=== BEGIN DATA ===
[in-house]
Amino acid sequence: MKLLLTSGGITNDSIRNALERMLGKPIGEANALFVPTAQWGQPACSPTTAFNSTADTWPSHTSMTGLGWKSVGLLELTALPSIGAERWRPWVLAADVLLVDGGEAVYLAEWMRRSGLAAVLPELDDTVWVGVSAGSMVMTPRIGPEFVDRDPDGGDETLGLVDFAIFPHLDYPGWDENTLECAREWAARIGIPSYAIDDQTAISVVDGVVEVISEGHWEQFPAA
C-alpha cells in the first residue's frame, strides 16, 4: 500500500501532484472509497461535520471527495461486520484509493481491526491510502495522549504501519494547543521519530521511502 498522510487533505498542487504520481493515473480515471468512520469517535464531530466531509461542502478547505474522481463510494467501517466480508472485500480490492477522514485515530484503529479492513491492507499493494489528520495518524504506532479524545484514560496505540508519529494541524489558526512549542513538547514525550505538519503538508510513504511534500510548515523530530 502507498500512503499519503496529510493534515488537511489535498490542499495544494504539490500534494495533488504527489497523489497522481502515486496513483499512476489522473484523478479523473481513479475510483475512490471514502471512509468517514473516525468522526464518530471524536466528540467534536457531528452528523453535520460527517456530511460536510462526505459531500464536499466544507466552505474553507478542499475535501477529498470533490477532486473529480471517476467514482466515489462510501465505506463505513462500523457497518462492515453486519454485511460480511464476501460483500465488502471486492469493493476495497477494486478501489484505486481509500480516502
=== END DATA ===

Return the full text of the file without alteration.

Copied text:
[in-house]
Amino acid sequence: MKLLLTSGGITNDSIRNALERMLGKPIGEANALFVPTAQWGQPACSPTTAFNSTADTWPSHTSMTGLGWKSVGLLELTALPSIGAERWRPWVLAADVLLVDGGEAVYLAEWMRRSGLAAVLPELDDTVWVGVSAGSMVMTPRIGPEFVDRDPDGGDETLGLVDFAIFPHLDYPGWDENTLECAREWAARIGIPSYAIDDQTAISVVDGVVEVISEGHWEQFPAA
C-alpha cells in the first residue's frame, strides 16, 4: 500500500501532484472509497461535520471527495461486520484509493481491526491510502495522549504501519494547543521519530521511502 498522510487533505498542487504520481493515473480515471468512520469517535464531530466531509461542502478547505474522481463510494467501517466480508472485500480490492477522514485515530484503529479492513491492507499493494489528520495518524504506532479524545484514560496505540508519529494541524489558526512549542513538547514525550505538519503538508510513504511534500510548515523530530 502507498500512503499519503496529510493534515488537511489535498490542499495544494504539490500534494495533488504527489497523489497522481502515486496513483499512476489522473484523478479523473481513479475510483475512490471514502471512509468517514473516525468522526464518530471524536466528540467534536457531528452528523453535520460527517456530511460536510462526505459531500464536499466544507466552505474553507478542499475535501477529498470533490477532486473529480471517476467514482466515489462510501465505506463505513462500523457497518462492515453486519454485511460480511464476501460483500465488502471486492469493493476495497477494486478501489484505486481509500480516502